On the #HernovationPersonOfTheWeek series, today we celebrate Sylvia Mukasa, a 2014 TechWomen Fellow and the Founder and CEO of GlobalX Investments Ltd.
Mukasa founded GlobalX, an ICT & Telecoms Consulting firm out of the passion for using technology to provide solutions for businesses and for social impact. She was named a 2014 TechWomen Fellow, an Initiative of the U.S. Department of State’s Bureau of Educational and Cultural Affairs launched by former Secretary of State Hillary Clinton in 2011.
From 2015-2017, Sylvia served as a Next Einstein Forum Ambassador representing Kenya. Launched in 2013, the Next Einstein Forum is a platform that connects science, society and policy in Africa and the rest of the world – with the goal to leverage science for human development globally. She is an Operations Board Member for Women in Tech Africa and also serves as the Kenya Chapter Lead.
We talked to Mukasa on her STEM journey and the general experience having climbed the ladder into global limelight as a woman in tech, and some of the advice she would give to the younger generation.
Why did you get into STEM?
I easily get bored and like to try new things and discover. I also like to make a difference in people’s lives by providing or being part of solutions provided. STEM fields are the only ones that allow one to do all these. I have a mixed educational background but I was always attracted to the technology and application aspects.
“When I was studying ACCA, I did not enjoy the manual calculations and topics like Business Law (which I was good at) but I enjoyed setting up functional accounting systems like SAGE Pastel for businesses to simplify stuff.”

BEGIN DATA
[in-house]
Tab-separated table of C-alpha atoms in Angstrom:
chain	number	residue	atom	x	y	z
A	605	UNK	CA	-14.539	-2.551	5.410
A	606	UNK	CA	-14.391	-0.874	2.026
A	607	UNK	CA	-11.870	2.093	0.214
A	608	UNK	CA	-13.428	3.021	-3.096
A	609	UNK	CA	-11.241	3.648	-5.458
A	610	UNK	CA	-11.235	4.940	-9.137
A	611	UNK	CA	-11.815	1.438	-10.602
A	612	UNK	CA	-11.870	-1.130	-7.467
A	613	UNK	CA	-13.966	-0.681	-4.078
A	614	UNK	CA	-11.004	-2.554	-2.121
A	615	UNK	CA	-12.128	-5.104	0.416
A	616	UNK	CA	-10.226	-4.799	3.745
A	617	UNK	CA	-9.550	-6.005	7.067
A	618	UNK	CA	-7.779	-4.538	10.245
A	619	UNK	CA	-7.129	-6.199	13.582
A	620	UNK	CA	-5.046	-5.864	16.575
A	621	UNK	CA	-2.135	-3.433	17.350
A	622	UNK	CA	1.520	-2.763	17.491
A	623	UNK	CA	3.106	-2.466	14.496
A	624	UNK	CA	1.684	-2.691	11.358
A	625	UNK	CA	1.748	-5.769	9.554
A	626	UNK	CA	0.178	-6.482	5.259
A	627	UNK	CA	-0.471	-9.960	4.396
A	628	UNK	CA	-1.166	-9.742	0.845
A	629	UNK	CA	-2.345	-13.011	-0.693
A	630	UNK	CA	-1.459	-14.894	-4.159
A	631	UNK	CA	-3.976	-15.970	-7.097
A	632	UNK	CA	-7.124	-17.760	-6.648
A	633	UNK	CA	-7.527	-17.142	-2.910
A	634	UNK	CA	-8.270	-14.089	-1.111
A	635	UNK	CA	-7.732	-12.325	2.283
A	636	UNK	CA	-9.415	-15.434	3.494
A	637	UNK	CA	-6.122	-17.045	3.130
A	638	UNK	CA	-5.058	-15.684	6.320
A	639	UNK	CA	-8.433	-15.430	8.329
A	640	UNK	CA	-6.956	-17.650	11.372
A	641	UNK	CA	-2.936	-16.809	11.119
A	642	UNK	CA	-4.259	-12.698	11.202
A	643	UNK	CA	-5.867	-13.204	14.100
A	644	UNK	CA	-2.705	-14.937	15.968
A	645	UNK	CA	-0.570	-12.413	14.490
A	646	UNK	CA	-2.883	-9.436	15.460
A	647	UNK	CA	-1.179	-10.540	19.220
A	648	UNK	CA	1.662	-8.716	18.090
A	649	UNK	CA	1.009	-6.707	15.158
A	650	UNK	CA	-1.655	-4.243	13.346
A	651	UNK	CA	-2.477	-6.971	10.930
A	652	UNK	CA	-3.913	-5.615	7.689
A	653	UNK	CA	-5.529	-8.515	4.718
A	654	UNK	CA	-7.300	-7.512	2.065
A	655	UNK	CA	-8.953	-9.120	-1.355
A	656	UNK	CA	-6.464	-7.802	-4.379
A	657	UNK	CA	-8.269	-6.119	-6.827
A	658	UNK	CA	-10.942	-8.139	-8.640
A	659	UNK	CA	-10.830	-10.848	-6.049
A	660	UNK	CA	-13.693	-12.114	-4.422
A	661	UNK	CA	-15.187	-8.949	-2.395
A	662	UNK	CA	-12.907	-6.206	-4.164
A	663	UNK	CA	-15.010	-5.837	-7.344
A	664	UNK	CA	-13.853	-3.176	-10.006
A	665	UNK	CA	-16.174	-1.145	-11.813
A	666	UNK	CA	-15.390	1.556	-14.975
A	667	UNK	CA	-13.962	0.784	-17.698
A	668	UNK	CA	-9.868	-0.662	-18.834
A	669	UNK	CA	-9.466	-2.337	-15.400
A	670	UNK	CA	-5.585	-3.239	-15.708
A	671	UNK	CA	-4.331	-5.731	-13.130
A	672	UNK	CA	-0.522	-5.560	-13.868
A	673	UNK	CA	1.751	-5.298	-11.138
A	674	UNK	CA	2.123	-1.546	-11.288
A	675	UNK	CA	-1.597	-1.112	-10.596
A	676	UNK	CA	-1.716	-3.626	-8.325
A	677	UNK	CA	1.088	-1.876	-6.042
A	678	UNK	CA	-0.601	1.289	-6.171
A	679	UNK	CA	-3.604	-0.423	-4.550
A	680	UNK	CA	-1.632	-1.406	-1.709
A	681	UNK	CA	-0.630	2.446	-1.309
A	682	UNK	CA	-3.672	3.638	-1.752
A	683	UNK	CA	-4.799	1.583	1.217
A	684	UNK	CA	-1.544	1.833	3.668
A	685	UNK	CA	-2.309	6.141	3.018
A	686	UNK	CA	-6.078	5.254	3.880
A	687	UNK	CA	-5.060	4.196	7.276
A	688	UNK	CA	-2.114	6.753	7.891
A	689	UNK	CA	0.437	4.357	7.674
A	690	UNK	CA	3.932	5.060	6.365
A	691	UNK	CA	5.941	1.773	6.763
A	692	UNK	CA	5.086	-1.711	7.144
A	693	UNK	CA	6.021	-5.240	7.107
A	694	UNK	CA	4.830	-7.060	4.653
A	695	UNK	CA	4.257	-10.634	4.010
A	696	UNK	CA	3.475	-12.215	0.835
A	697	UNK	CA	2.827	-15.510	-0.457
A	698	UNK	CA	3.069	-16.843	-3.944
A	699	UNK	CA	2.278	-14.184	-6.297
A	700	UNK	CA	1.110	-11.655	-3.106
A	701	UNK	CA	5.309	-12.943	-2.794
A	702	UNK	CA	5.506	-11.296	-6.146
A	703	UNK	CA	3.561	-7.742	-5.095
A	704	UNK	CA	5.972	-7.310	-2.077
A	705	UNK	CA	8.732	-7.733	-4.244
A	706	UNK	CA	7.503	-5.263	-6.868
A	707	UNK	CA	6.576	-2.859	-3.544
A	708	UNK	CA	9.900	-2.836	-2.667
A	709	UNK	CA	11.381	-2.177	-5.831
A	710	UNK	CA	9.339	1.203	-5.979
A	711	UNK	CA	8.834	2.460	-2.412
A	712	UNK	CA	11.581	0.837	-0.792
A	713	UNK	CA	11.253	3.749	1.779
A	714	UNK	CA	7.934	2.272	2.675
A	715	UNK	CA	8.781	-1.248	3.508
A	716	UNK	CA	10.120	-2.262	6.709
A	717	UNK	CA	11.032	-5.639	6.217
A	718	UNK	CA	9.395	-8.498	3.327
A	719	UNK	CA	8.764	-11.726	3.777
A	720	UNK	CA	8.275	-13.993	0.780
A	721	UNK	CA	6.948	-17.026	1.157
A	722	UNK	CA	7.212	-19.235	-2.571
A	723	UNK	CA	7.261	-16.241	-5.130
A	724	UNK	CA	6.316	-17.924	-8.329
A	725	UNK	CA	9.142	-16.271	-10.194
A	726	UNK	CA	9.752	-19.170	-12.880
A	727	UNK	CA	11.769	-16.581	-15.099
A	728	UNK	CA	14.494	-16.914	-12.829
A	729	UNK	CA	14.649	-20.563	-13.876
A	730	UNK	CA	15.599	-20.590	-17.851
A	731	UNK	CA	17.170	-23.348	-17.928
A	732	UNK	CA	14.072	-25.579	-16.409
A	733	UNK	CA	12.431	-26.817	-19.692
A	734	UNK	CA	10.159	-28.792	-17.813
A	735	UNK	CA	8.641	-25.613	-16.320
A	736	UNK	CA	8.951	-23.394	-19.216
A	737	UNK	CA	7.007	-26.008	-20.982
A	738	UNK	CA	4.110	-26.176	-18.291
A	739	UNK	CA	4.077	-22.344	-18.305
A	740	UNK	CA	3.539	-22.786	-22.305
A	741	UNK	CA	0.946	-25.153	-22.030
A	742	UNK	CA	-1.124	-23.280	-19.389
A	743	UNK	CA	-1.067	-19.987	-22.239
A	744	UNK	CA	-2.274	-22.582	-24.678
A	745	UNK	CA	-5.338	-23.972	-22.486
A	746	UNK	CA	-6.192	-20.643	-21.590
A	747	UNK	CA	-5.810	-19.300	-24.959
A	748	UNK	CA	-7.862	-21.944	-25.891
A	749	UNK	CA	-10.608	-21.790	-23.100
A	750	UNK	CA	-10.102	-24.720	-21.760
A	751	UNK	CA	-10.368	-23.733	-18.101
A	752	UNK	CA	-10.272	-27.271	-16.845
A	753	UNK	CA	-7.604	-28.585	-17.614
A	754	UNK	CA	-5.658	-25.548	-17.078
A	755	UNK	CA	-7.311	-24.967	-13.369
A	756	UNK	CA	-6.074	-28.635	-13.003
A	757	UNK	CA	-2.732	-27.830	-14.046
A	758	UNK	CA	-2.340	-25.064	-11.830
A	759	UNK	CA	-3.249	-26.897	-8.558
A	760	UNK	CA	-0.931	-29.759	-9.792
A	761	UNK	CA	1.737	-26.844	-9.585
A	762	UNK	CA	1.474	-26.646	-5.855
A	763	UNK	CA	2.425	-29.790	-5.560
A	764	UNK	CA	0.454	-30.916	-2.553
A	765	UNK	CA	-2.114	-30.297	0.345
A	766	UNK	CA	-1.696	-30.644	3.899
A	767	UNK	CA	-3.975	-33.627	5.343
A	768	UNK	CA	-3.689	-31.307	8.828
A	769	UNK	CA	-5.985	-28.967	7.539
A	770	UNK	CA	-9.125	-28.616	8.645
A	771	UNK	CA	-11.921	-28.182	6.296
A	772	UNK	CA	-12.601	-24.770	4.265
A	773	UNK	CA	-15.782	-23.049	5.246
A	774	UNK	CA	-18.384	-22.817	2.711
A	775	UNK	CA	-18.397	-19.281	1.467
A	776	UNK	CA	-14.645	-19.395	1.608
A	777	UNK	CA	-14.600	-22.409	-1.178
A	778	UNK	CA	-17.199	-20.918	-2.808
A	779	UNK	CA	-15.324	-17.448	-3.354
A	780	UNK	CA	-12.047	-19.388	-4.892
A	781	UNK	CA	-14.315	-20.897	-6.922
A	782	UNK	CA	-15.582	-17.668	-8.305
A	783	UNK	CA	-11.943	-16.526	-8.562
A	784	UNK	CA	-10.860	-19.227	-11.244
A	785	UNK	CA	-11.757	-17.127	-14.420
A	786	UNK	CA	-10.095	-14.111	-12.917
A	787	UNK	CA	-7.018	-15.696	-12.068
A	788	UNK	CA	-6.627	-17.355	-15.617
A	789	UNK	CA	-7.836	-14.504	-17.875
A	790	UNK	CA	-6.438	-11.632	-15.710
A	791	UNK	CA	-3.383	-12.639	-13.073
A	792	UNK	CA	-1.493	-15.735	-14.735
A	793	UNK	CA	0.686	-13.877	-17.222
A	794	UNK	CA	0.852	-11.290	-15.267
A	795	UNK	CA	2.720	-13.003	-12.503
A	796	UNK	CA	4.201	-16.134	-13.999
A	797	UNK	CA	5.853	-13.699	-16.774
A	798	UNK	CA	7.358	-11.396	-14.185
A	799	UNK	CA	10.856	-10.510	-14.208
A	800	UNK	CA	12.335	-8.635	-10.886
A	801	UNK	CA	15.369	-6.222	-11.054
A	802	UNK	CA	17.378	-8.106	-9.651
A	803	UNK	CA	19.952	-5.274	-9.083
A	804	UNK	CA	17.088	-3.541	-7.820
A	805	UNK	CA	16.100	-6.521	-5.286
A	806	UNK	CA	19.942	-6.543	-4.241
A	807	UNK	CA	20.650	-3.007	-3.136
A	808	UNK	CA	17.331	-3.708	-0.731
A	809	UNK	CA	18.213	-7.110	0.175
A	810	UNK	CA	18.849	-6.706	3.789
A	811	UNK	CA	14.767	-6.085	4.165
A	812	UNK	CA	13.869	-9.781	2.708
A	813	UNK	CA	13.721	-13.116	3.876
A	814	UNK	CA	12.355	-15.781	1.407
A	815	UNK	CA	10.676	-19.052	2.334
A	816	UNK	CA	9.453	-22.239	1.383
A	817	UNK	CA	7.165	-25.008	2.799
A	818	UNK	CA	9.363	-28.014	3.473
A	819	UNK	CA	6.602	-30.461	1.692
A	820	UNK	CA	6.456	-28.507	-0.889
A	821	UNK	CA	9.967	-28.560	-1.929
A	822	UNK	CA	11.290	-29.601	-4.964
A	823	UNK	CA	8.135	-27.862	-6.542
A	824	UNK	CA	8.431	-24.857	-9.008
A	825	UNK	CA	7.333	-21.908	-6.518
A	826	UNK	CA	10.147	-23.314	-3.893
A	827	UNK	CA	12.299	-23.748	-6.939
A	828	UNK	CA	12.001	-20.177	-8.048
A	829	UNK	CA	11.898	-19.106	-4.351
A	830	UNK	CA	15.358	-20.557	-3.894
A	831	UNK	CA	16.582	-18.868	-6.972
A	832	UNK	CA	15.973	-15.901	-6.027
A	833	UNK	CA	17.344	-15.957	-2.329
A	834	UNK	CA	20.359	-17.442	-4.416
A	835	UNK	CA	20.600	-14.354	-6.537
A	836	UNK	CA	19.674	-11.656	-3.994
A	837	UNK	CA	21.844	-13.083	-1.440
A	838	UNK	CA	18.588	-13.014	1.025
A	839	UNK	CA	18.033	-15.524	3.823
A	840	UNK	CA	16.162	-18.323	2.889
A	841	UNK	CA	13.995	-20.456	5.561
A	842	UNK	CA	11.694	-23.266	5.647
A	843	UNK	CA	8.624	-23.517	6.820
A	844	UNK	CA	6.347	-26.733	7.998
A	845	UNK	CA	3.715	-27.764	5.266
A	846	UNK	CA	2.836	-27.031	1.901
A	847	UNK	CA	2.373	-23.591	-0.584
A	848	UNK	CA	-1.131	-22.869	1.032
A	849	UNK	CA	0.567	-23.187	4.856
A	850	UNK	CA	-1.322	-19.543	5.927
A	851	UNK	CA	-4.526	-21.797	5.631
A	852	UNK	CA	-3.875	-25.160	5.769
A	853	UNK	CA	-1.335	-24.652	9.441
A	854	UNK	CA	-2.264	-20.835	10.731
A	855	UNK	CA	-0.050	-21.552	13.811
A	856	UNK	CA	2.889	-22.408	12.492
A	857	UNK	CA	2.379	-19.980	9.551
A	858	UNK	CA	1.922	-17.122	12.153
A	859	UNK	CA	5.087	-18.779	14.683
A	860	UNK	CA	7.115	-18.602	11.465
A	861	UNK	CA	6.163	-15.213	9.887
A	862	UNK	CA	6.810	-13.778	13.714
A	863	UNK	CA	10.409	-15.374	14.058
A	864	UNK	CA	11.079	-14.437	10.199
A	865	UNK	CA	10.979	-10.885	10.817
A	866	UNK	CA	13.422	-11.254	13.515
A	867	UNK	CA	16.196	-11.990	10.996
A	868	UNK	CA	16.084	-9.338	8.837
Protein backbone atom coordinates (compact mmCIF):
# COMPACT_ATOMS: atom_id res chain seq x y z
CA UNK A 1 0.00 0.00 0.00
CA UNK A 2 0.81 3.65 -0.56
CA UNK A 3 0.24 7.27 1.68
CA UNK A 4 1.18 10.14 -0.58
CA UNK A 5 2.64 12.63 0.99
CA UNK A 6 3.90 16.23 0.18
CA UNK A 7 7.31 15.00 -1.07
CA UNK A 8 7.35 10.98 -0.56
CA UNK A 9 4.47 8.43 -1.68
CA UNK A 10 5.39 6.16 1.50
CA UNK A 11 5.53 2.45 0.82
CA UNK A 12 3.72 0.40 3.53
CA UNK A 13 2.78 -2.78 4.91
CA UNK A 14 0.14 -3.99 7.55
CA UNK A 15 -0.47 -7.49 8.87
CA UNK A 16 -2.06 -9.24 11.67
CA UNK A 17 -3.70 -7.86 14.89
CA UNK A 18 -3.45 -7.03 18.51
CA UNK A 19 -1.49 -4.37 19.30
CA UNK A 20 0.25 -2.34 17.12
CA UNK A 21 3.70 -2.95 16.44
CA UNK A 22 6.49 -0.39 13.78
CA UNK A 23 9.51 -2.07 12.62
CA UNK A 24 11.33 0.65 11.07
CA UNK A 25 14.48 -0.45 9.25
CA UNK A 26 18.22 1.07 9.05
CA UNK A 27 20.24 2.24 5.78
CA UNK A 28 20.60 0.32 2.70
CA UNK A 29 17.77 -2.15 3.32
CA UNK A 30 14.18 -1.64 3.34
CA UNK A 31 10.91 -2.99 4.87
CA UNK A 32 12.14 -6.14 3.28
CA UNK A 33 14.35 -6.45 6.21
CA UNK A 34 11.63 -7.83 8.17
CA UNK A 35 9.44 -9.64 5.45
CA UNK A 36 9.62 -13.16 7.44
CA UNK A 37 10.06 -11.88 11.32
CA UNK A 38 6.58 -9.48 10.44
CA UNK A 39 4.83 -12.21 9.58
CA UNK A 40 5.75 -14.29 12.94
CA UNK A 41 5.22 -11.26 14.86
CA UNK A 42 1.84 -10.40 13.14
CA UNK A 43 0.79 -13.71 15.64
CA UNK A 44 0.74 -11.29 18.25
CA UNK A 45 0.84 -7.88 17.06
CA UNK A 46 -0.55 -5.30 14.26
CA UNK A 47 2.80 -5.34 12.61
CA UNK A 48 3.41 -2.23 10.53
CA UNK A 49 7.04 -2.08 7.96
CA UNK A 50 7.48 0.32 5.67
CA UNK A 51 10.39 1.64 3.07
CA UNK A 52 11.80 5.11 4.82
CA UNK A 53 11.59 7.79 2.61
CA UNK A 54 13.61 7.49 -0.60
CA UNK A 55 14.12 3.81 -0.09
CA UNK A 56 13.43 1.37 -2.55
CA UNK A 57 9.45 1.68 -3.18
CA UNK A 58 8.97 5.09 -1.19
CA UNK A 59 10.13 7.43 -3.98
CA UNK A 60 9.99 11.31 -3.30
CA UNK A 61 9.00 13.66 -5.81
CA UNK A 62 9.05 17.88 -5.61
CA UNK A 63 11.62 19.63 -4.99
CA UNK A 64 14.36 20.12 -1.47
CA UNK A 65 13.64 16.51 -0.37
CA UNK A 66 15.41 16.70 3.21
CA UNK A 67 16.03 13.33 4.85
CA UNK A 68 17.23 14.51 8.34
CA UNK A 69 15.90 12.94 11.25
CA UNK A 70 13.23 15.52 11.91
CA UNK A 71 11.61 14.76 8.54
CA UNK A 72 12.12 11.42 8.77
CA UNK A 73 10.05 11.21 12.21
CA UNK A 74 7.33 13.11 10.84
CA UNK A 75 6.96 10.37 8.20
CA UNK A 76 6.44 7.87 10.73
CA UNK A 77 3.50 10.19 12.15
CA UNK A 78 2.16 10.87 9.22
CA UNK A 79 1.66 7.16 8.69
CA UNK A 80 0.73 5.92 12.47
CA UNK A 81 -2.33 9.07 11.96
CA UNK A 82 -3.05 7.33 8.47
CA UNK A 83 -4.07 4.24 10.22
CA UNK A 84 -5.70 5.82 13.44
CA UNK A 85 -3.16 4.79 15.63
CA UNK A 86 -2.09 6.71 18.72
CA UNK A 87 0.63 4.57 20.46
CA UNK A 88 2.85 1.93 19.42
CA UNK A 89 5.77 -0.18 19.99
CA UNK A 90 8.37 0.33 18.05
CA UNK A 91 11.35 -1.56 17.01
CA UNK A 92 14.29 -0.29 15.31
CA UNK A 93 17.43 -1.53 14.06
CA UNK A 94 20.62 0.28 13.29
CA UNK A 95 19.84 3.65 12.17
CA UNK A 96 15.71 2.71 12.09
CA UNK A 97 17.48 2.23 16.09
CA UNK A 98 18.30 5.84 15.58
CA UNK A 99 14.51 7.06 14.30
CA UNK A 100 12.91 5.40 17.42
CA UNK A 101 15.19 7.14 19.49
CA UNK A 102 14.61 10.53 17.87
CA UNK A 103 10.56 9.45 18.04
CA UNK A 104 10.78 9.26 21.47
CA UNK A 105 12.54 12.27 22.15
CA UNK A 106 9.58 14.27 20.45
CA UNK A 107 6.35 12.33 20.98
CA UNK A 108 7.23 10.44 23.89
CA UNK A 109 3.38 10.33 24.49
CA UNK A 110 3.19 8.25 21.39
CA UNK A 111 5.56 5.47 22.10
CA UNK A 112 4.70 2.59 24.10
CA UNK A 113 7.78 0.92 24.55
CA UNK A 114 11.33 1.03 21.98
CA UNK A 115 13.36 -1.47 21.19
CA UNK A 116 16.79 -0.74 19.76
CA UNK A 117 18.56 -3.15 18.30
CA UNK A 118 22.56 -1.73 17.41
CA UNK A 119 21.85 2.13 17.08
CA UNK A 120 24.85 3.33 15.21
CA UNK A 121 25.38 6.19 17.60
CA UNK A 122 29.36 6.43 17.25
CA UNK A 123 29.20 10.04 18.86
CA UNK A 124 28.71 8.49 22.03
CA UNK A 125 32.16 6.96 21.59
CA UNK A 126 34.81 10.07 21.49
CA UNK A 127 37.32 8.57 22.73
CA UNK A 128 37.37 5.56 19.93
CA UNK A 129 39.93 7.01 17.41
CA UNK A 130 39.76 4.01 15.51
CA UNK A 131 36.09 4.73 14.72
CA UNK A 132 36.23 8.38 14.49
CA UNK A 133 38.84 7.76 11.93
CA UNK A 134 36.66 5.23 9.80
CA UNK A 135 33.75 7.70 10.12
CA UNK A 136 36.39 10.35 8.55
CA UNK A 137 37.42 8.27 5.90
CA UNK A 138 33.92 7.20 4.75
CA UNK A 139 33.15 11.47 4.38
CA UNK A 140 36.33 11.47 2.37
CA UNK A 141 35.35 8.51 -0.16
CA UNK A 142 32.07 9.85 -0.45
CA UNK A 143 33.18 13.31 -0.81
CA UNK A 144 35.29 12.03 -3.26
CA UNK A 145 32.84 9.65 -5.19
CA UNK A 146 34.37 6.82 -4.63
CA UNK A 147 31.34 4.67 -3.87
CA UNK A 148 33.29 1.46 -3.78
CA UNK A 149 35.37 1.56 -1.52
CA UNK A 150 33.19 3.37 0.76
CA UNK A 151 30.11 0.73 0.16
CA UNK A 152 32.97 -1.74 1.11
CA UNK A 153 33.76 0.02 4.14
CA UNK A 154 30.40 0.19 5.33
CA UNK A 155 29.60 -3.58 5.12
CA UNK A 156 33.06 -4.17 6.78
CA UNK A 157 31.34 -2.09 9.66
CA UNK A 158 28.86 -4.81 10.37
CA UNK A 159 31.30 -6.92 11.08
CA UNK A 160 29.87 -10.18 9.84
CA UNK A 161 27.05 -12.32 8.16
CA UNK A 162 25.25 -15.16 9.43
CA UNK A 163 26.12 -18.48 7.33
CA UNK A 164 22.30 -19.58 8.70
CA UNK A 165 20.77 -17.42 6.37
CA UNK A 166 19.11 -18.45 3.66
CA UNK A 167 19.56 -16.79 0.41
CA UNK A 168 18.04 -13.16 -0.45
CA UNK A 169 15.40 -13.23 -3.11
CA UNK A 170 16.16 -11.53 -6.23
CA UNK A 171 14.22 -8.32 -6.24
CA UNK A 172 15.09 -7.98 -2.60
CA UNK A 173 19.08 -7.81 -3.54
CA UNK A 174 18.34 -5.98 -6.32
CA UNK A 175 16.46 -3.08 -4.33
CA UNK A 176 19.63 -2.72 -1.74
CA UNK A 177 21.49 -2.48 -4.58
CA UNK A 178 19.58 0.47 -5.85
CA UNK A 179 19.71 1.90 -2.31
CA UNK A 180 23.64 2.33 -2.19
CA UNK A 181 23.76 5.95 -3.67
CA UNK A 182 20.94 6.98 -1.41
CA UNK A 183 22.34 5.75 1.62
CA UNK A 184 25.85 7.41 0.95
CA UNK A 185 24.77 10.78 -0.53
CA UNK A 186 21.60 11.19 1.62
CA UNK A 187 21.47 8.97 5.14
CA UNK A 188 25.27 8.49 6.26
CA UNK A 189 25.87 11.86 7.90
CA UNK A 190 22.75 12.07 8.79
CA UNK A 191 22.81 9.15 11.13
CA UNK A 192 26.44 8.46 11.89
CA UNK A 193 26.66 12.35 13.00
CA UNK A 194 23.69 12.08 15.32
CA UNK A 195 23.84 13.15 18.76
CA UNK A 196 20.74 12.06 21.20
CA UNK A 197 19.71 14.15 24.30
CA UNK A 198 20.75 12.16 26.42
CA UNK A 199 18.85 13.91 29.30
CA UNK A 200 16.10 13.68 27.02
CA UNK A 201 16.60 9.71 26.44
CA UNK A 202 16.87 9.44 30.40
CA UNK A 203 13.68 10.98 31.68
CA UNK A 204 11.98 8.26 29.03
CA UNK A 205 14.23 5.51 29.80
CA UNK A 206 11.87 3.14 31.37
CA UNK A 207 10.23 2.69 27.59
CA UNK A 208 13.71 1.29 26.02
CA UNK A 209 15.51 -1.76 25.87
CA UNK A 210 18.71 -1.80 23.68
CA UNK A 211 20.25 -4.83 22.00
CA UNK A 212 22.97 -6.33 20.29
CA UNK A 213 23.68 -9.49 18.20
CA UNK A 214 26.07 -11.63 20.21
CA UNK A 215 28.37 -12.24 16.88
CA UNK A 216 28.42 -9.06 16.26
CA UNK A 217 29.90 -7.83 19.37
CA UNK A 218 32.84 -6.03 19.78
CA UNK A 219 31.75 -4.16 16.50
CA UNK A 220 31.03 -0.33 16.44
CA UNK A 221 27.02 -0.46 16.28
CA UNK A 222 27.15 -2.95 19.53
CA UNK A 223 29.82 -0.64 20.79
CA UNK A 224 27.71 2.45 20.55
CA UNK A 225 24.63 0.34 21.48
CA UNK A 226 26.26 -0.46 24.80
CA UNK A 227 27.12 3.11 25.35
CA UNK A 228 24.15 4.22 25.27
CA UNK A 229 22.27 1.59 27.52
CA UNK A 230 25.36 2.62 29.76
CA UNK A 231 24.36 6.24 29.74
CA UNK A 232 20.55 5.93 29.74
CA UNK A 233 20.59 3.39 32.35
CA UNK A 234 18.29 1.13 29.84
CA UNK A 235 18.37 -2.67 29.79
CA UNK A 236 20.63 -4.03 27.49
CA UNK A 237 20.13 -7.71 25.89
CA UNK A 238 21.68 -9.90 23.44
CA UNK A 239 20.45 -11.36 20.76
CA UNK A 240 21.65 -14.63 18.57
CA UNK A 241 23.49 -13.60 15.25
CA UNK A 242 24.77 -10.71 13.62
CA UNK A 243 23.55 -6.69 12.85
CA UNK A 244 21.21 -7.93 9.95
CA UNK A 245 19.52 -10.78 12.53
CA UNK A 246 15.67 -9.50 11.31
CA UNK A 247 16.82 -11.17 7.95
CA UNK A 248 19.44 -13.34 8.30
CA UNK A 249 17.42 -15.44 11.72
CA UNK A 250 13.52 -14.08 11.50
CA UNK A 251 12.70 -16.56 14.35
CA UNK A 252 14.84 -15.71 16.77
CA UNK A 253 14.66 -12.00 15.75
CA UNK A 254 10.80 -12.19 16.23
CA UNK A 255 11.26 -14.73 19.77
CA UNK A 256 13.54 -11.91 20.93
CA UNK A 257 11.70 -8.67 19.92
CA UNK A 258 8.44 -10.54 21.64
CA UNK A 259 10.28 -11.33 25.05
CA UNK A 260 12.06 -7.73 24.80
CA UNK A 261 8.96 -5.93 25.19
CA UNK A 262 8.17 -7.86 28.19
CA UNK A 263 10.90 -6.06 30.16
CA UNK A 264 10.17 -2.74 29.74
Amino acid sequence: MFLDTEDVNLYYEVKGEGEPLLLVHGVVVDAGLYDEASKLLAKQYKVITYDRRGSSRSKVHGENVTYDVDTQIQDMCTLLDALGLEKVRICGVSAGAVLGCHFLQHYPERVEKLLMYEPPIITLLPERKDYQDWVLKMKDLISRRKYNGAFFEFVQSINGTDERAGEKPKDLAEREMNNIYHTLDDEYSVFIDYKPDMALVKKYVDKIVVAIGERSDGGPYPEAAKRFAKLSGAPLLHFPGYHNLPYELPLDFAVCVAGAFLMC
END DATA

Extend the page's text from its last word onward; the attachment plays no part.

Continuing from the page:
When I joined Business School, most of my colleagues enrolled for an MBA but I settled for an MSc E-Business to get the drift of tech.
What do you consider your greatest achievements?
Being mentioned in the closing speech of the Global Entrepreneurship Summit (GES) in Nairobi on 26th July 2015 by Maria Contreras-Sweet, the then member of former President Obama’s cabinet and the US Government’s lead minister on entrepreneurship as a courageous female contributor to Kenya’s entrepreneurial technology space.
That was quite an honour! I have been involved in organizing many events to provide a platform for women entrepreneurs and professionals in STEM to learn from each other; providing mentorship/ opportunities for young Girls to get into STEM and showcasing female-role models to them so that they never feel they cannot make it in STEM. Knowing that I have taken a deliberate effort to be part of the change-makers to change statistics that negatively impact women is a great achievement for me too.
What challenges have you faced as a woman in STEM and how did you overcome them?
Unconscious bias is one challenge I have faced. “Some people will never accept that gender does not define what we are capable of, I decided to never let them get to my nerves, so I do not wait for their validation, I validate myself and so their opinion does not matter.” Self-belief carries the day.
What is your advice to budding women in STEM?
Believe in yourselves, be dynamic and keep re-inventing yourselves. Technology is fast changing and you cannot afford to be static to remain relevant.
TechWomen has endeavored to “empower, connect and support the next generation of women leaders in science, technology, engineering, and mathematics (STEM)”.
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